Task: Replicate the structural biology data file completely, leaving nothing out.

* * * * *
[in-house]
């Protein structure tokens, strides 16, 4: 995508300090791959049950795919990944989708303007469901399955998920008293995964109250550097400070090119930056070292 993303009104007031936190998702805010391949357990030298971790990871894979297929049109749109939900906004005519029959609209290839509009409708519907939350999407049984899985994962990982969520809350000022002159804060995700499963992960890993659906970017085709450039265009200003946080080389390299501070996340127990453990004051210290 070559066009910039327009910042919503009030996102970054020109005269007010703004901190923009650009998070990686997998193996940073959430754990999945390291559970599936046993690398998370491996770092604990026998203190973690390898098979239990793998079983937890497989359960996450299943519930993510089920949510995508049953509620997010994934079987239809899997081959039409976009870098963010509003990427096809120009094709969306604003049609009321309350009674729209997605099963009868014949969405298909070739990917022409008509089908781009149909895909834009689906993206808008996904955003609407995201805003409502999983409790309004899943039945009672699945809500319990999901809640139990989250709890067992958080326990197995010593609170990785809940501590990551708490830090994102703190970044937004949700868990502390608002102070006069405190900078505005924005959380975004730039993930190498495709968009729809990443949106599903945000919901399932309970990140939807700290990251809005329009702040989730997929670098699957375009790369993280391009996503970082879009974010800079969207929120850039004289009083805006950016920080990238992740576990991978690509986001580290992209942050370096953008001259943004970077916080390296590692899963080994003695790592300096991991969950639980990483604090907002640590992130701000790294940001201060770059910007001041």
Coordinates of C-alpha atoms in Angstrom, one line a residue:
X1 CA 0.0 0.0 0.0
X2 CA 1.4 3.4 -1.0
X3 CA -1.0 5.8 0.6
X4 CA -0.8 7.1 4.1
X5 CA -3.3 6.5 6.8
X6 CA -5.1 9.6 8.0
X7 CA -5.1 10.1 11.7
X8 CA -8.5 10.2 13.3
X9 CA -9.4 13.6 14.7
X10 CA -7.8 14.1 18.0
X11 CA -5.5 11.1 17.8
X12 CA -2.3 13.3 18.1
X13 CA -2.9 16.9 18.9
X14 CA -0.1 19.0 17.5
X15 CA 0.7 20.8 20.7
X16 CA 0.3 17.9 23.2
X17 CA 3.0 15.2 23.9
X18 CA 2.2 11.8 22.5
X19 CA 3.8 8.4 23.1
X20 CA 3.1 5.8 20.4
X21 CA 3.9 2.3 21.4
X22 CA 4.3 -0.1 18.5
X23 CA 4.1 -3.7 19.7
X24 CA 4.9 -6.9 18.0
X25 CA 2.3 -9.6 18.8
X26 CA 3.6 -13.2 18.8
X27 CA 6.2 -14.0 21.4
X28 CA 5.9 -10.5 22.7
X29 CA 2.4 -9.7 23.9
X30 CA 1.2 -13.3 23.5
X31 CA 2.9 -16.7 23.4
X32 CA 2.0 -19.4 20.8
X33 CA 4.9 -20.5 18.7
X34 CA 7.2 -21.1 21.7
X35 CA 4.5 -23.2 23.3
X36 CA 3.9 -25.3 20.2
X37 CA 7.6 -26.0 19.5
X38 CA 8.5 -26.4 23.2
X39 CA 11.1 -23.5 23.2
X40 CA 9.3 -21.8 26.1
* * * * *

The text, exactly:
[in-house]
């Protein structure tokens, strides 16, 4: 995508300090791959049950795919990944989708303007469901399955998920008293995964109250550097400070090119930056070292 993303009104007031936190998702805010391949357990030298971790990871894979297929049109749109939900906004005519029959609209290839509009409708519907939350999407049984899985994962990982969520809350000022002159804060995700499963992960890993659906970017085709450039265009200003946080080389390299501070996340127990453990004051210290 070559066009910039327009910042919503009030996102970054020109005269007010703004901190923009650009998070990686997998193996940073959430754990999945390291559970599936046993690398998370491996770092604990026998203190973690390898098979239990793998079983937890497989359960996450299943519930993510089920949510995508049953509620997010994934079987239809899997081959039409976009870098963010509003990427096809120009094709969306604003049609009321309350009674729209997605099963009868014949969405298909070739990917022409008509089908781009149909895909834009689906993206808008996904955003609407995201805003409502999983409790309004899943039945009672699945809500319990999901809640139990989250709890067992958080326990197995010593609170990785809940501590990551708490830090994102703190970044937004949700868990502390608002102070006069405190900078505005924005959380975004730039993930190498495709968009729809990443949106599903945000919901399932309970990140939807700290990251809005329009702040989730997929670098699957375009790369993280391009996503970082879009974010800079969207929120850039004289009083805006950016920080990238992740576990991978690509986001580290992209942050370096953008001259943004970077916080390296590692899963080994003695790592300096991991969950639980990483604090907002640590992130701000790294940001201060770059910007001041």
Coordinates of C-alpha atoms in Angstrom, one line a residue:
X1 CA 0.0 0.0 0.0
X2 CA 1.4 3.4 -1.0
X3 CA -1.0 5.8 0.6
X4 CA -0.8 7.1 4.1
X5 CA -3.3 6.5 6.8
X6 CA -5.1 9.6 8.0
X7 CA -5.1 10.1 11.7
X8 CA -8.5 10.2 13.3
X9 CA -9.4 13.6 14.7
X10 CA -7.8 14.1 18.0
X11 CA -5.5 11.1 17.8
X12 CA -2.3 13.3 18.1
X13 CA -2.9 16.9 18.9
X14 CA -0.1 19.0 17.5
X15 CA 0.7 20.8 20.7
X16 CA 0.3 17.9 23.2
X17 CA 3.0 15.2 23.9
X18 CA 2.2 11.8 22.5
X19 CA 3.8 8.4 23.1
X20 CA 3.1 5.8 20.4
X21 CA 3.9 2.3 21.4
X22 CA 4.3 -0.1 18.5
X23 CA 4.1 -3.7 19.7
X24 CA 4.9 -6.9 18.0
X25 CA 2.3 -9.6 18.8
X26 CA 3.6 -13.2 18.8
X27 CA 6.2 -14.0 21.4
X28 CA 5.9 -10.5 22.7
X29 CA 2.4 -9.7 23.9
X30 CA 1.2 -13.3 23.5
X31 CA 2.9 -16.7 23.4
X32 CA 2.0 -19.4 20.8
X33 CA 4.9 -20.5 18.7
X34 CA 7.2 -21.1 21.7
X35 CA 4.5 -23.2 23.3
X36 CA 3.9 -25.3 20.2
X37 CA 7.6 -26.0 19.5
X38 CA 8.5 -26.4 23.2
X39 CA 11.1 -23.5 23.2
X40 CA 9.3 -21.8 26.1